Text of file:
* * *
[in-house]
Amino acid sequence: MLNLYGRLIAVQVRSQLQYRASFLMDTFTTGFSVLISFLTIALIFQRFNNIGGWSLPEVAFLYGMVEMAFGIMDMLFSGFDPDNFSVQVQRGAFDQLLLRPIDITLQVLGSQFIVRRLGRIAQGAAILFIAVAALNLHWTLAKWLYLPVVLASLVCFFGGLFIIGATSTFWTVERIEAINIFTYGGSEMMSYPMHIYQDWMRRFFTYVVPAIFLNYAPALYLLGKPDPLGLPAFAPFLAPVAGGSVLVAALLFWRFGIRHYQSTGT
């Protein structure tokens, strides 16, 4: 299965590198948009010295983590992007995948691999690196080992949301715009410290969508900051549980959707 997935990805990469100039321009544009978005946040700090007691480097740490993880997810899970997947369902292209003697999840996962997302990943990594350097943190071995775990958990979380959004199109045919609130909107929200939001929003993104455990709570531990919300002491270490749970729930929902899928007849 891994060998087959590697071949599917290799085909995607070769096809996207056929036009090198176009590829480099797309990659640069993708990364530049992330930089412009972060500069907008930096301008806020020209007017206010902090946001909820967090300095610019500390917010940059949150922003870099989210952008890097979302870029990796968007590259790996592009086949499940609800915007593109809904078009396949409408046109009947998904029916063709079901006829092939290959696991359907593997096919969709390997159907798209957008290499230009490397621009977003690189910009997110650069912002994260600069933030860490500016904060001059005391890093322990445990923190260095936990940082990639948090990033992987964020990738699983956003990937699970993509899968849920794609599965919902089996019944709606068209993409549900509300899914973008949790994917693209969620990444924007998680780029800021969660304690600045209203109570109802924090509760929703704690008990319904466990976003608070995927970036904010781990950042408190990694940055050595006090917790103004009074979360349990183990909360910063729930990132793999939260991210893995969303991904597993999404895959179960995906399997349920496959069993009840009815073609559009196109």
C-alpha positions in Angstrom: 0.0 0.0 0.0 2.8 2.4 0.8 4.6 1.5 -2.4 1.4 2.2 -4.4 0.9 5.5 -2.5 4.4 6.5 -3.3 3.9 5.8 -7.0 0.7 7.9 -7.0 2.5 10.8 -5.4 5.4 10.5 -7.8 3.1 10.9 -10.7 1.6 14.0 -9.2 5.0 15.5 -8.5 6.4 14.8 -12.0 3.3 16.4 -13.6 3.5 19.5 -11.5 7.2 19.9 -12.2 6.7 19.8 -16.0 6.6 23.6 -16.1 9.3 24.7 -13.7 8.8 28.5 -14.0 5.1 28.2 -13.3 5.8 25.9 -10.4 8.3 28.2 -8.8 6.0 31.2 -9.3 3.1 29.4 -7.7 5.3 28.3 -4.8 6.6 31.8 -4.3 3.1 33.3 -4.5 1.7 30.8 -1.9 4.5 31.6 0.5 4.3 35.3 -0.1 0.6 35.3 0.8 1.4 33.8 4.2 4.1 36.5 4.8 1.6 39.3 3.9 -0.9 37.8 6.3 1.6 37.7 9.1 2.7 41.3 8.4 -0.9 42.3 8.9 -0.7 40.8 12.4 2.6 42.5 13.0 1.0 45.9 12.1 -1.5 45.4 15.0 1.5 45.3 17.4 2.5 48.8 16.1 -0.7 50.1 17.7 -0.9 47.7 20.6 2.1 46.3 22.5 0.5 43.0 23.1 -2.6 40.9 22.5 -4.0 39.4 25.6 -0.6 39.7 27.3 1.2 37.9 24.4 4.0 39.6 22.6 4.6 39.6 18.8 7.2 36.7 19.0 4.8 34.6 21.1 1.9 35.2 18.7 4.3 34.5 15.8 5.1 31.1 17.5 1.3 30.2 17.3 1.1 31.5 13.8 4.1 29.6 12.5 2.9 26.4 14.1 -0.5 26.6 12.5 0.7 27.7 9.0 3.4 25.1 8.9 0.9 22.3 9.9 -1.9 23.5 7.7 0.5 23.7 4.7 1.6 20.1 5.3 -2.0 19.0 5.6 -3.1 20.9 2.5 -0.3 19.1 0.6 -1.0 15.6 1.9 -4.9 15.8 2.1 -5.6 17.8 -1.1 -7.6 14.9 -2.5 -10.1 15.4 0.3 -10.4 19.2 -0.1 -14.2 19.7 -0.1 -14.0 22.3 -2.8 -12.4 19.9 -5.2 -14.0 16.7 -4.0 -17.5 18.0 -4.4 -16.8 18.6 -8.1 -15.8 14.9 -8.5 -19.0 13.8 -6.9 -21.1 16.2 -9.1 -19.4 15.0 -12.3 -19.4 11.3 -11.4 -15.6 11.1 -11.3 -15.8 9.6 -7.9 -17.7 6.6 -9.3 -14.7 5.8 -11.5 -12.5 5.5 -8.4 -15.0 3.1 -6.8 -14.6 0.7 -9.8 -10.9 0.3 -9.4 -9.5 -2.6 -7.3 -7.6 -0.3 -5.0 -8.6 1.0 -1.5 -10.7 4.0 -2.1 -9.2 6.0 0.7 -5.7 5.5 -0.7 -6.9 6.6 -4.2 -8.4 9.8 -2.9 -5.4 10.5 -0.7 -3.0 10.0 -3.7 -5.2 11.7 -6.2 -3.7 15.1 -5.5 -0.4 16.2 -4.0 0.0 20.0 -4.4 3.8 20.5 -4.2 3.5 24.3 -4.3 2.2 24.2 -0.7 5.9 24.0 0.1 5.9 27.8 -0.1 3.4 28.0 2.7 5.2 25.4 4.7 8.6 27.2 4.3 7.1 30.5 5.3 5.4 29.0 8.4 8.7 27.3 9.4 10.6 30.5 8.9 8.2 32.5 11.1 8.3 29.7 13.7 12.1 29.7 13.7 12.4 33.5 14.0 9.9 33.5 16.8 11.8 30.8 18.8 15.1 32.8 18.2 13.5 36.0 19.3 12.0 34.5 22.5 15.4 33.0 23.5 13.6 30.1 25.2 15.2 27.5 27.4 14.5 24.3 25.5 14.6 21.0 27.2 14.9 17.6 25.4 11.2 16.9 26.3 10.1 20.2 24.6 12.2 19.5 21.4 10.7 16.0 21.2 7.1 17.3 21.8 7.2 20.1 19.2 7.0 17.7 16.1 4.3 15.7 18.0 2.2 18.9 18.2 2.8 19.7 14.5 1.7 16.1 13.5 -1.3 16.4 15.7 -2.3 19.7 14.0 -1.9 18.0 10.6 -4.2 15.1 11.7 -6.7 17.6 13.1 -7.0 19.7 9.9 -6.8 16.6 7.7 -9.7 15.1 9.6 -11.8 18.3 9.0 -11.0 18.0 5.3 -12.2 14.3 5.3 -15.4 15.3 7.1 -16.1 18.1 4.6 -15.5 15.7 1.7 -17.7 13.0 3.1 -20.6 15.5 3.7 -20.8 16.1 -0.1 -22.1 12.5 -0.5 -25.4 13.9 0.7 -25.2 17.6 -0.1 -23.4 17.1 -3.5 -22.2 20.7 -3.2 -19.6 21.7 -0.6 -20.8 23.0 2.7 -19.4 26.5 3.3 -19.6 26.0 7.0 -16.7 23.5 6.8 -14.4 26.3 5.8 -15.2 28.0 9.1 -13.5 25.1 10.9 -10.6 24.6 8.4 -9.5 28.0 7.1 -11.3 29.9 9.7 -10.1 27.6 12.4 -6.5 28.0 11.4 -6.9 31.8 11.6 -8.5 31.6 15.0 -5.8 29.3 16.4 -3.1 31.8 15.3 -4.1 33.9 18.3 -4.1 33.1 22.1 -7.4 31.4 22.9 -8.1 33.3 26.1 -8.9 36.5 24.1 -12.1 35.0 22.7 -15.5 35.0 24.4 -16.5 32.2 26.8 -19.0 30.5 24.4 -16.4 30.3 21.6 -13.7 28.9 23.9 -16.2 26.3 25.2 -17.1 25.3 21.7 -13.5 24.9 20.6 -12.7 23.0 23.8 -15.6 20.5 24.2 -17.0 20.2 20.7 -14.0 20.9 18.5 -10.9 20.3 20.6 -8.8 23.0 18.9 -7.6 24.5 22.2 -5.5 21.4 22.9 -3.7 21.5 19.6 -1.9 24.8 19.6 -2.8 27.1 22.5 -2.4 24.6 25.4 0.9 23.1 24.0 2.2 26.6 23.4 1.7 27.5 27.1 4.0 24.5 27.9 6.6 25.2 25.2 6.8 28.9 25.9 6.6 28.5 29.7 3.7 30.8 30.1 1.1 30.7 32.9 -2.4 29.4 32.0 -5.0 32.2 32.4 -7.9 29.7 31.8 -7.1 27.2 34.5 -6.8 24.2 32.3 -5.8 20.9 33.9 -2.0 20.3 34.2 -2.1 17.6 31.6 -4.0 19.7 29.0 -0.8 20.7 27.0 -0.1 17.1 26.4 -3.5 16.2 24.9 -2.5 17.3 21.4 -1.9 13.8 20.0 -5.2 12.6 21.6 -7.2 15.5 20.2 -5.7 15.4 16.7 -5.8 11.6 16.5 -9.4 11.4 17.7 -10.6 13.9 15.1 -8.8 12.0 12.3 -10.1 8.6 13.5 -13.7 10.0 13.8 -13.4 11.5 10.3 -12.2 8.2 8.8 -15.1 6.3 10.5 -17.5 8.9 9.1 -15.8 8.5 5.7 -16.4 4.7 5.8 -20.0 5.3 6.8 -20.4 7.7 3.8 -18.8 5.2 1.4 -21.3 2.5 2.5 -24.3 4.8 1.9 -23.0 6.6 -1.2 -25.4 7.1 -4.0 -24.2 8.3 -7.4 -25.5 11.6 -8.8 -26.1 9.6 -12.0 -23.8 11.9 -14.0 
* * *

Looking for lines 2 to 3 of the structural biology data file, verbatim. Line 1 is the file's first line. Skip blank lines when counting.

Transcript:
Amino acid sequence: MLNLYGRLIAVQVRSQLQYRASFLMDTFTTGFSVLISFLTIALIFQRFNNIGGWSLPEVAFLYGMVEMAFGIMDMLFSGFDPDNFSVQVQRGAFDQLLLRPIDITLQVLGSQFIVRRLGRIAQGAAILFIAVAALNLHWTLAKWLYLPVVLASLVCFFGGLFIIGATSTFWTVERIEAINIFTYGGSEMMSYPMHIYQDWMRRFFTYVVPAIFLNYAPALYLLGKPDPLGLPAFAPFLAPVAGGSVLVAALLFWRFGIRHYQSTGT
């Protein structure tokens, strides 16, 4: 299965590198948009010295983590992007995948691999690196080992949301715009410290969508900051549980959707 997935990805990469100039321009544009978005946040700090007691480097740490993880997810899970997947369902292209003697999840996962997302990943990594350097943190071995775990958990979380959004199109045919609130909107929200939001929003993104455990709570531990919300002491270490749970729930929902899928007849 891994060998087959590697071949599917290799085909995607070769096809996207056929036009090198176009590829480099797309990659640069993708990364530049992330930089412009972060500069907008930096301008806020020209007017206010902090946001909820967090300095610019500390917010940059949150922003870099989210952008890097979302870029990796968007590259790996592009086949499940609800915007593109809904078009396949409408046109009947998904029916063709079901006829092939290959696991359907593997096919969709390997159907798209957008290499230009490397621009977003690189910009997110650069912002994260600069933030860490500016904060001059005391890093322990445990923190260095936990940082990639948090990033992987964020990738699983956003990937699970993509899968849920794609599965919902089996019944709606068209993409549900509300899914973008949790994917693209969620990444924007998680780029800021969660304690600045209203109570109802924090509760929703704690008990319904466990976003608070995927970036904010781990950042408190990694940055050595006090917790103004009074979360349990183990909360910063729930990132793999939260991210893995969303991904597993999404895959179960995906399997349920496959069993009840009815073609559009196109």